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Publication numberUS6756569 B2
Publication typeGrant
Application numberUS 10/144,661
Publication dateJun 29, 2004
Filing dateMay 13, 2002
Priority dateMay 11, 2001
Fee statusPaid
Also published asUS20020185489
Publication number10144661, 144661, US 6756569 B2, US 6756569B2, US-B2-6756569, US6756569 B2, US6756569B2
InventorsJeffrey A. Bates, Christopher R. Taylor, James E. Small
Original AssigneeEmerson Electric Co.
Export CitationBiBTeX, EndNote, RefMan
External Links: USPTO, USPTO Assignment, Espacenet
Temperature sensor for heater unit in cooktop range
US 6756569 B2
Abstract
A heating unit for use in a cooktop is disclosed. The heating unit includes a pan with an insulation structure supporting a heating element. The heating unit further includes a temperature sensor and indicator to be used as a visual indication to the user that the heating unit is energized.
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Claims(26)
What is claimed is:
1. A heating unit adapted to be installed in a cooktop having a heating surface and a visual indicator, the heating unit comprising:
a support pan disposed beneath the heating surface;
an insulation layer inside the pan;
a heating element supported on the insulation layer; and
a bimetal temperature sensor mounted within the heating unit;
wherein the temperature sensor is configured to electrically activate the visual indicator when the heating element is providing heat to the heating surface.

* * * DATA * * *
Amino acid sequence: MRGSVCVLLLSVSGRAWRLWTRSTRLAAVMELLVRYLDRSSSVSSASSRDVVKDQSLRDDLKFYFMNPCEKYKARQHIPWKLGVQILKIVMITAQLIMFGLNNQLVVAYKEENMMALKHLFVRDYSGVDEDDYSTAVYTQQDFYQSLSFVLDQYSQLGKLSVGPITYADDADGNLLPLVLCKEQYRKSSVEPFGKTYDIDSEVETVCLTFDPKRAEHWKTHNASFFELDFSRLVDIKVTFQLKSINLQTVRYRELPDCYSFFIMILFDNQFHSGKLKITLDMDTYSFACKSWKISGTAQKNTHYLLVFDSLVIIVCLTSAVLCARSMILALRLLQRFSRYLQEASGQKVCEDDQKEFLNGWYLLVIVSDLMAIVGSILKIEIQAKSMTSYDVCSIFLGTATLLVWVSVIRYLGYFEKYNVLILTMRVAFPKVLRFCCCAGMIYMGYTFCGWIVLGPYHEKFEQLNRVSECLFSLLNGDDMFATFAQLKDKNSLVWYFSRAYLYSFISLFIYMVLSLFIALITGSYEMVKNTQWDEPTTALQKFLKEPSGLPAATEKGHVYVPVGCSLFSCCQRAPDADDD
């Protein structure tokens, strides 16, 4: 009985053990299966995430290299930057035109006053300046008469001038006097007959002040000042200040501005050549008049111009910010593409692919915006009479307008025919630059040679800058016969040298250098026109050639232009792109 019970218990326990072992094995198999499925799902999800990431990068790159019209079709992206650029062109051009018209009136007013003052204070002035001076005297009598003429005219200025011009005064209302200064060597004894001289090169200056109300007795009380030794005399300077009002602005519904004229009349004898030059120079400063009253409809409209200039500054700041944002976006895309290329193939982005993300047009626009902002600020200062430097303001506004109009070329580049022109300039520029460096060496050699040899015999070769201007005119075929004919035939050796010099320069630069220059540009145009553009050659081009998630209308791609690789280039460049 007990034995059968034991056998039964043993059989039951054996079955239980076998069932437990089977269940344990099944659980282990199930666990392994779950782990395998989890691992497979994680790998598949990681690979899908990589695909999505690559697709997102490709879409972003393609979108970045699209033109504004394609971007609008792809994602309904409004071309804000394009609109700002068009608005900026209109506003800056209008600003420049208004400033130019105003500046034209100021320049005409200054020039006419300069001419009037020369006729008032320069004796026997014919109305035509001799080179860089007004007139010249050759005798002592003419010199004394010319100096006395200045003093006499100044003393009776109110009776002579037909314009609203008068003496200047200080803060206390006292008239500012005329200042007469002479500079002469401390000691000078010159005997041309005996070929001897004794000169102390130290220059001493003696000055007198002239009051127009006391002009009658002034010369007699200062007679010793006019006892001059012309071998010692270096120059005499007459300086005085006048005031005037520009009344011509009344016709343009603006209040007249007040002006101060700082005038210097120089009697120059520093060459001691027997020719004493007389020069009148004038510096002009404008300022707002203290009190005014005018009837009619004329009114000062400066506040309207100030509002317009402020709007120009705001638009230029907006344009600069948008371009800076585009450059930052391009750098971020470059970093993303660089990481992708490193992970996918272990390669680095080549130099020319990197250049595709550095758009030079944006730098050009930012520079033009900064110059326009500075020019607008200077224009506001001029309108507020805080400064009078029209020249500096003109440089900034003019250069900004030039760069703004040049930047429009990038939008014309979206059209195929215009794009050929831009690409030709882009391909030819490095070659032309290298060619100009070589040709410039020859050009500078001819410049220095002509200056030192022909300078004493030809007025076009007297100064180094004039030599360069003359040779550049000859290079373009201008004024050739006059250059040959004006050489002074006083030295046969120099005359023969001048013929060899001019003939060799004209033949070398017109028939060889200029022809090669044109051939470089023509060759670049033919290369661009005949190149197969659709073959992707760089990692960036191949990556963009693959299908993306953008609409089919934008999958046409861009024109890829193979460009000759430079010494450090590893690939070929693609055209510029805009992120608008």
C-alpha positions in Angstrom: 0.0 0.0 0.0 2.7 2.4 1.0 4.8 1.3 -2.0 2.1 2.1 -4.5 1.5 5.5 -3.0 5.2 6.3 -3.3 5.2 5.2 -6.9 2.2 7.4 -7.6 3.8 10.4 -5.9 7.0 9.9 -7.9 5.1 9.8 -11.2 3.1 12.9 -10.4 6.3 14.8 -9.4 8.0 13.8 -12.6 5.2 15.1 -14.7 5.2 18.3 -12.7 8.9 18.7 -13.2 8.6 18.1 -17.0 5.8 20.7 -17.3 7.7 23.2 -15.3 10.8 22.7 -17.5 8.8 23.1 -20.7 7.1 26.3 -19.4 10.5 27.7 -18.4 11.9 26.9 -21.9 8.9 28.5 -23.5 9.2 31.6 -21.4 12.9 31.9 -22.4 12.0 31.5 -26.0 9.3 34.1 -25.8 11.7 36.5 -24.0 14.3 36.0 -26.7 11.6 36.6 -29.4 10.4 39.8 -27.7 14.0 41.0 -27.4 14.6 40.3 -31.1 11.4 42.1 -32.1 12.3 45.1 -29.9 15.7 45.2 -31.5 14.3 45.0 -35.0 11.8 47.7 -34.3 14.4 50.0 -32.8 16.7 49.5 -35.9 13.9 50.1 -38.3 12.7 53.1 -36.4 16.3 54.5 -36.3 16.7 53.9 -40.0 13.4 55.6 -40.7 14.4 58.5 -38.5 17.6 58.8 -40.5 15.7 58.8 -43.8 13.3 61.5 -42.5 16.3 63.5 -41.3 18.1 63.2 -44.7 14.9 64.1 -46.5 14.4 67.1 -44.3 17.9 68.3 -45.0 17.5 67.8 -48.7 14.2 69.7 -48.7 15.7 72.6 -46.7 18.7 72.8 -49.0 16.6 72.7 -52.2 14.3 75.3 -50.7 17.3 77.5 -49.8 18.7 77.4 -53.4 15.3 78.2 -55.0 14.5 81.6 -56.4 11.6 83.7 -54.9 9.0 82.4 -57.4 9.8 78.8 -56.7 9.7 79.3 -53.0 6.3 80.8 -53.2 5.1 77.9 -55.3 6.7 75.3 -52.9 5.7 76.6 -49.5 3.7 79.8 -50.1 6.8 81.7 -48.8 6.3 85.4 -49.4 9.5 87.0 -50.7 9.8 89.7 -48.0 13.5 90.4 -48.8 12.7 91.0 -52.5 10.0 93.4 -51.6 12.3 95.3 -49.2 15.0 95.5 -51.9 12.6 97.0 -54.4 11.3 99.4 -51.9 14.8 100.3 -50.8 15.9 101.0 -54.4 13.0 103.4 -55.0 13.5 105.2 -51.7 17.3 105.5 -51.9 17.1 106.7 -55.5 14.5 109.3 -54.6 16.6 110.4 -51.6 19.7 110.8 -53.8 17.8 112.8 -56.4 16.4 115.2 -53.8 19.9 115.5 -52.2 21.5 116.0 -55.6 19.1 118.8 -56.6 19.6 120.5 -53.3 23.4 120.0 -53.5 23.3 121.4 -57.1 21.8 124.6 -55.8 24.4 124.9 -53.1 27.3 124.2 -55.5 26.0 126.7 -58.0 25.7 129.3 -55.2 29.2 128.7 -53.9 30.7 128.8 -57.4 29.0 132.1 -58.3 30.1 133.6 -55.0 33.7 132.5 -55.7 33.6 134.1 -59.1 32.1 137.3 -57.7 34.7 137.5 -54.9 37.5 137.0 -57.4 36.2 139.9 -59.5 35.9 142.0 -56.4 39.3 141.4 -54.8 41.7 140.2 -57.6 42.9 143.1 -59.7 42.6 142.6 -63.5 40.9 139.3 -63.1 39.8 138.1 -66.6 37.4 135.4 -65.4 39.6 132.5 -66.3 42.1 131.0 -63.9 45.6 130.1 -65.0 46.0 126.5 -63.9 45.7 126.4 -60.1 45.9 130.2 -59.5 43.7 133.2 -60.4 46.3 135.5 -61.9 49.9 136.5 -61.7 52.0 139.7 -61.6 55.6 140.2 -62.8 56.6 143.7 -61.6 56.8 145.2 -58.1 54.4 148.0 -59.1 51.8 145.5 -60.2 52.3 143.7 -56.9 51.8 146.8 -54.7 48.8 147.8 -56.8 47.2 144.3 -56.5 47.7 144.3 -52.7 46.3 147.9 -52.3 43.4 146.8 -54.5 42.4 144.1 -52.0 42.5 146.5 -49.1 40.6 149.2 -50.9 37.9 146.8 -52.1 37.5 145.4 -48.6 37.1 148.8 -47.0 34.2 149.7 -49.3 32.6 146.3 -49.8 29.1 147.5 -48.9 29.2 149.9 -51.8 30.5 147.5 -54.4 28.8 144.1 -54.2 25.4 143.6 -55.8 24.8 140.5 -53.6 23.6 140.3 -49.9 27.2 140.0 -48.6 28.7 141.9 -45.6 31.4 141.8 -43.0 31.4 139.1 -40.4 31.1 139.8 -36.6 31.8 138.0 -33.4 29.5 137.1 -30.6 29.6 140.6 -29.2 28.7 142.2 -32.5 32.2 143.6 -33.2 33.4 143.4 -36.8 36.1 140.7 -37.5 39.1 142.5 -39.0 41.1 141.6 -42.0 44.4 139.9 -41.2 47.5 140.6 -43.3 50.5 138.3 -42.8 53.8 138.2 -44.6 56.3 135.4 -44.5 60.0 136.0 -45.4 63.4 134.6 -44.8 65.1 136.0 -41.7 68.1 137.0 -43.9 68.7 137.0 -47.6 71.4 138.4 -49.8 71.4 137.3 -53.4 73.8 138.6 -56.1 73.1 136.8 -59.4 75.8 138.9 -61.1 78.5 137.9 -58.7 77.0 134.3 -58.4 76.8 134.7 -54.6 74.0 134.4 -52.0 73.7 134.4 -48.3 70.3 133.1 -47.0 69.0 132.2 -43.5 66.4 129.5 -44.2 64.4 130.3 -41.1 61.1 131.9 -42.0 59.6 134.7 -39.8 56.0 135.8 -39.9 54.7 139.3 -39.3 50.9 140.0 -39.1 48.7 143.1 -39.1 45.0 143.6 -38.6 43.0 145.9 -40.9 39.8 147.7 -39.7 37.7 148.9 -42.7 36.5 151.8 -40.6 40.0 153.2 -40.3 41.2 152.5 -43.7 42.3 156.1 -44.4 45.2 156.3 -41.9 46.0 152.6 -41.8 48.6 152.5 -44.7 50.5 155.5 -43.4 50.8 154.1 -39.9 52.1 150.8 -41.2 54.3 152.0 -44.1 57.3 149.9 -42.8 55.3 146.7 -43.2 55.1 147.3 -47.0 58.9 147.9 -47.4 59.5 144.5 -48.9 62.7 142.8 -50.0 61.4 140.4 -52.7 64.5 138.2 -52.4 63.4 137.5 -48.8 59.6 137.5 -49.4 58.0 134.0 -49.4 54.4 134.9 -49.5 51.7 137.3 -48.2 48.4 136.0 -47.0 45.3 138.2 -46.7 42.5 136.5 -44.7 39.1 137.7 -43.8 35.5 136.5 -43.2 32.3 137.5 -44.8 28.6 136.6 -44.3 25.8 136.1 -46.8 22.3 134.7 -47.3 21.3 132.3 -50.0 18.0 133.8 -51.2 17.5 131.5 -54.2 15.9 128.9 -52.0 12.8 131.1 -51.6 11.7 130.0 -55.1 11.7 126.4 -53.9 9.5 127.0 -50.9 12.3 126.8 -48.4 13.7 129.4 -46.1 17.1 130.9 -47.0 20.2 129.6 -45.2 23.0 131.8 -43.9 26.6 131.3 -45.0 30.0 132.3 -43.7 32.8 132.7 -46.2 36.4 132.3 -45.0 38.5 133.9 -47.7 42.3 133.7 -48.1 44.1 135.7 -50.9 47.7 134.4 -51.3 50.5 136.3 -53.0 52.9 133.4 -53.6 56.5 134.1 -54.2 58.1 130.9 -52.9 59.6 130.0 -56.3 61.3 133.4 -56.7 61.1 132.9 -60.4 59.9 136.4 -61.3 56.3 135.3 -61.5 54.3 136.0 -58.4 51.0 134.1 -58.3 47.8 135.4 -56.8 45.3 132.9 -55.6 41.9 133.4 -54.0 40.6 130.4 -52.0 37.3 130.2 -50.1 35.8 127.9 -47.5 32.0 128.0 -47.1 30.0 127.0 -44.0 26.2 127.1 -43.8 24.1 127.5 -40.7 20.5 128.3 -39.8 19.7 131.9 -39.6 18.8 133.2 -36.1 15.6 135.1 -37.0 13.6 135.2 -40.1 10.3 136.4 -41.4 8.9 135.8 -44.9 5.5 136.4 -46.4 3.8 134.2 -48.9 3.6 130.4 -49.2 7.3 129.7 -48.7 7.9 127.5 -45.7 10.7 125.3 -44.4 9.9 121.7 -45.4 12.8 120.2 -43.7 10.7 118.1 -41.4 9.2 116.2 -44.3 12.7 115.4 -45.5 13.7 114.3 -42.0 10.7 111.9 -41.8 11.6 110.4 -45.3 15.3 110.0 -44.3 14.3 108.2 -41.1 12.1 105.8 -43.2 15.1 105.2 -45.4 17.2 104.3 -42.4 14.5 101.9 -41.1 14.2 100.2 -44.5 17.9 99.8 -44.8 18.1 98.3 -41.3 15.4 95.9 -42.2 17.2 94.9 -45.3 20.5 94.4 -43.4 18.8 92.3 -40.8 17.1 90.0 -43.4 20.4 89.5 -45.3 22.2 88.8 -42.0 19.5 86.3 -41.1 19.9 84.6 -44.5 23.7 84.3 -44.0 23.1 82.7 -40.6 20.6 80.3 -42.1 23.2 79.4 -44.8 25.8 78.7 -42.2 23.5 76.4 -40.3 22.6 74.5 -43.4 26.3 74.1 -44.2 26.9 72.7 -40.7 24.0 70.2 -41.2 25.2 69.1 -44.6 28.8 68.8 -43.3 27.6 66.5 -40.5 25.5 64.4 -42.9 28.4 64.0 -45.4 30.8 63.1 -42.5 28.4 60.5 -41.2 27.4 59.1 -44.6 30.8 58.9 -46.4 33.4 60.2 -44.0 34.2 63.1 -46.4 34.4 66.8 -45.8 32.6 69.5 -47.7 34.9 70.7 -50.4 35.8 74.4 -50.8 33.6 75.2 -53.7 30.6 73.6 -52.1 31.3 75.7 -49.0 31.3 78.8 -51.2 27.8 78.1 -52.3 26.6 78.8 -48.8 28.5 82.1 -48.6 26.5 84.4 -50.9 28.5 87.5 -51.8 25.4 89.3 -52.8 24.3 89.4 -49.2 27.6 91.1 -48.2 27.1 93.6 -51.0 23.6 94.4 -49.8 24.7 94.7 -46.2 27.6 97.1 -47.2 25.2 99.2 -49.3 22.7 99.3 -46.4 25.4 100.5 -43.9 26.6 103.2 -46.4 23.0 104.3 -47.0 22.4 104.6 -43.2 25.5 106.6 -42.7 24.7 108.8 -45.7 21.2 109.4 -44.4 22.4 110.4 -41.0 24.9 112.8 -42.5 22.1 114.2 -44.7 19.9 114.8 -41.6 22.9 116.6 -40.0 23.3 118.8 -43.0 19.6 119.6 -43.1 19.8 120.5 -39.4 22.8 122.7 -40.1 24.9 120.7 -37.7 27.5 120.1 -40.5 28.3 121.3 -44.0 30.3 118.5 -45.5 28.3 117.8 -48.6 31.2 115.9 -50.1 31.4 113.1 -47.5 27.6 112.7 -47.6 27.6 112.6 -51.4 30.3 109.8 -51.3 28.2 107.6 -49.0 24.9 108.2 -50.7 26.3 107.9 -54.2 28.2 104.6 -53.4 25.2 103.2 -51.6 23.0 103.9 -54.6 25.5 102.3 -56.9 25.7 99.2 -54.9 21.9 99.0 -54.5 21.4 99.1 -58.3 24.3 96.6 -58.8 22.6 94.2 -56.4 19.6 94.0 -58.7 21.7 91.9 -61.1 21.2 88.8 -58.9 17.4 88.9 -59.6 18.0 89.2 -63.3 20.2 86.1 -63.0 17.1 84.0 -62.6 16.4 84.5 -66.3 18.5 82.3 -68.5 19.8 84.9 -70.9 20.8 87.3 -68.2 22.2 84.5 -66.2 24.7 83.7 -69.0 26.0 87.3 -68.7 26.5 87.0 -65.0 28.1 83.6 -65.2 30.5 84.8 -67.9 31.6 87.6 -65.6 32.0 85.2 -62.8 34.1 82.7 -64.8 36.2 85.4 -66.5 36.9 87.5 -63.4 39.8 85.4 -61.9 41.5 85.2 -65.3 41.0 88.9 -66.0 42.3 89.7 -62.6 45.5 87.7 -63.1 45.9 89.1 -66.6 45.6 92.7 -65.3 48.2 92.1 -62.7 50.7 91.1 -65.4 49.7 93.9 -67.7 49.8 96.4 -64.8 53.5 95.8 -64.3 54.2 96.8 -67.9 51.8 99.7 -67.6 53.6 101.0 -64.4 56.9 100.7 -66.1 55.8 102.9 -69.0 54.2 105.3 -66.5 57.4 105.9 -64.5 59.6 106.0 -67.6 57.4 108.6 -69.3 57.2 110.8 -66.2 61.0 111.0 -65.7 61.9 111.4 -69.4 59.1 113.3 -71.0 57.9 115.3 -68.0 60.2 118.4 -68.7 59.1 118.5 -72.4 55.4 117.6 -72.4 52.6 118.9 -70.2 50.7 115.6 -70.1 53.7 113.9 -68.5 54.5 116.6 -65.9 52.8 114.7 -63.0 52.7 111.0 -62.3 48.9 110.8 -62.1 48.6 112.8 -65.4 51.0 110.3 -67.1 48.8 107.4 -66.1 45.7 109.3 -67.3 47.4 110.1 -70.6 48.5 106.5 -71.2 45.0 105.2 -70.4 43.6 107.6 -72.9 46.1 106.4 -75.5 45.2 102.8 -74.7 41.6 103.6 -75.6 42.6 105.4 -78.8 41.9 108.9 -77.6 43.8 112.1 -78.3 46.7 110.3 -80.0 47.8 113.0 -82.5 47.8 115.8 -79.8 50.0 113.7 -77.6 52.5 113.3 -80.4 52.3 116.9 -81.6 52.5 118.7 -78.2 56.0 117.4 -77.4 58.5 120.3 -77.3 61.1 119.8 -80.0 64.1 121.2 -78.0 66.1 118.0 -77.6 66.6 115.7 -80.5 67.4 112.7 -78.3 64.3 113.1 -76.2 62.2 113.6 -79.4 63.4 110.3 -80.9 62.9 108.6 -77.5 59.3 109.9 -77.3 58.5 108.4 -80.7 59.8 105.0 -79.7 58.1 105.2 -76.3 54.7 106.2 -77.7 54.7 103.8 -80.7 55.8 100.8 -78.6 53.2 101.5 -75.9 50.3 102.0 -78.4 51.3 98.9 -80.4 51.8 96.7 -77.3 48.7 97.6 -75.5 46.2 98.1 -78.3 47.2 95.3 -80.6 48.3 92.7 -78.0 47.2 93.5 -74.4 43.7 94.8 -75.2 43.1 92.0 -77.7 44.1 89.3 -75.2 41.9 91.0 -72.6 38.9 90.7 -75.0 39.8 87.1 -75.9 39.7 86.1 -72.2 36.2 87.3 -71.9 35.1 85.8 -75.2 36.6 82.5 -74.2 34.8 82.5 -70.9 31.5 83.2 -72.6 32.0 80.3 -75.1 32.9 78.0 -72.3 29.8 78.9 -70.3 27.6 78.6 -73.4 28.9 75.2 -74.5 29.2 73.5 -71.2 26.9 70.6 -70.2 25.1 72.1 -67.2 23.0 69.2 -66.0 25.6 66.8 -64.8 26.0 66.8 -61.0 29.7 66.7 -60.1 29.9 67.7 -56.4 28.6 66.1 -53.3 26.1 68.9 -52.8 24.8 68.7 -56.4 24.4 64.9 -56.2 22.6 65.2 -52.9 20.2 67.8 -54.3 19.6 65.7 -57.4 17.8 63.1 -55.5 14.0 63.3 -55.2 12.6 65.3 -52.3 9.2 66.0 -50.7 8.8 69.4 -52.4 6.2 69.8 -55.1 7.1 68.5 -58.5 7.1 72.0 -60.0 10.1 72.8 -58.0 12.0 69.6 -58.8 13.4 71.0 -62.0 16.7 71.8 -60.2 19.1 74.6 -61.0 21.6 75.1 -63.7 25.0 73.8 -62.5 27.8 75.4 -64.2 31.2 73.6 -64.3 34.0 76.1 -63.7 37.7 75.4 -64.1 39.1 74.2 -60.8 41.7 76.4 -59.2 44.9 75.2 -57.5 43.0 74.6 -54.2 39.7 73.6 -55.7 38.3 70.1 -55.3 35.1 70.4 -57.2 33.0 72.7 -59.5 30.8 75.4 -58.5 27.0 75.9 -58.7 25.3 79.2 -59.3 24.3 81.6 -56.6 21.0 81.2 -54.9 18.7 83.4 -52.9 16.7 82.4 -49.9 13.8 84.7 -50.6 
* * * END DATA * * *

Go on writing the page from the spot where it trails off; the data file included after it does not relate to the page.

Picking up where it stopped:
2. The heating unit of claim 1, wherein the insulation layer further comprises an insulation base and an insulation sidewall ring, the insulation base being supported by the support pan.
3. The heating unit of claim 2, wherein the heating element is supported by the insulation base and spaced apart from the heating surface by the insulation sidewall ring.
4. The heating unit of claim 3, wherein the temperature sensor is disposed within an opening in the insulation base.
5. The heating unit of claim 4, wherein the temperature sensor is affixed within the opening by a ceramic paste.
6. The heating unit of claim 1, wherein the heating element is selected from the group consisting of; a ribbon-type heating element a coiled heating element and a composite heating element.
7. The heating unit of claim 1, further comprising a terminal block assembly affixed in an opening in the insulation layer.
8. The heating unit of claim 7, wherein the terminal block assembly is affixed within the opening by a ceramic paste.
9. A heating unit adapted to be installed in a cooktop having a heating surface and a visual indicator, the heating unit comprising: